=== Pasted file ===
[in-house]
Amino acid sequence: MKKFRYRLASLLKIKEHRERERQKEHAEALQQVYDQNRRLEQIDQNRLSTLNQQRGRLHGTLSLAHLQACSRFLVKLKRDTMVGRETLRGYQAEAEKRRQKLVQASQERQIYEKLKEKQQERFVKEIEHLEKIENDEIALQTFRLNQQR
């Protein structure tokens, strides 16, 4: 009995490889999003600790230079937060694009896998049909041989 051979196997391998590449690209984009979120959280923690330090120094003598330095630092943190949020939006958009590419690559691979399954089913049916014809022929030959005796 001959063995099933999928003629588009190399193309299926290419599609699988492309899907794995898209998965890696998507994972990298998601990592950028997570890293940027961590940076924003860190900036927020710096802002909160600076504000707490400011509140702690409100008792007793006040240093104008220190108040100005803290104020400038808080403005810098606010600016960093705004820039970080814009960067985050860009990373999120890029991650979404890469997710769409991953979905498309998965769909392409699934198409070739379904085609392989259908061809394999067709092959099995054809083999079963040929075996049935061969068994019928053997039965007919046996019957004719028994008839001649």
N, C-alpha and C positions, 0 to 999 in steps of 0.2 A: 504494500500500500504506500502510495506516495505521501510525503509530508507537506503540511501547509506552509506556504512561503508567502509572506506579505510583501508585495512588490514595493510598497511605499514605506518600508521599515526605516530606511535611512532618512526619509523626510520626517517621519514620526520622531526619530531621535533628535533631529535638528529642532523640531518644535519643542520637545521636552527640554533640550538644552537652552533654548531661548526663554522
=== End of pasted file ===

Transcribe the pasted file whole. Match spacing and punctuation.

[in-house]
Amino acid sequence: MKKFRYRLASLLKIKEHRERERQKEHAEALQQVYDQNRRLEQIDQNRLSTLNQQRGRLHGTLSLAHLQACSRFLVKLKRDTMVGRETLRGYQAEAEKRRQKLVQASQERQIYEKLKEKQQERFVKEIEHLEKIENDEIALQTFRLNQQR
């Protein structure tokens, strides 16, 4: 009995490889999003600790230079937060694009896998049909041989 051979196997391998590449690209984009979120959280923690330090120094003598330095630092943190949020939006958009590419690559691979399954089913049916014809022929030959005796 001959063995099933999928003629588009190399193309299926290419599609699988492309899907794995898209998965890696998507994972990298998601990592950028997570890293940027961590940076924003860190900036927020710096802002909160600076504000707490400011509140702690409100008792007793006040240093104008220190108040100005803290104020400038808080403005810098606010600016960093705004820039970080814009960067985050860009990373999120890029991650979404890469997710769409991953979905498309998965769909392409699934198409070739379904085609392989259908061809394999067709092959099995054809083999079963040929075996049935061969068994019928053997039965007919046996019957004719028994008839001649």
N, C-alpha and C positions, 0 to 999 in steps of 0.2 A: 504494500500500500504506500502510495506516495505521501510525503509530508507537506503540511501547509506552509506556504512561503508567502509572506506579505510583501508585495512588490514595493510598497511605499514605506518600508521599515526605516530606511535611512532618512526619509523626510520626517517621519514620526520622531526619530531621535533628535533631529535638528529642532523640531518644535519643542520637545521636552527640554533640550538644552537652552533654548531661548526663554522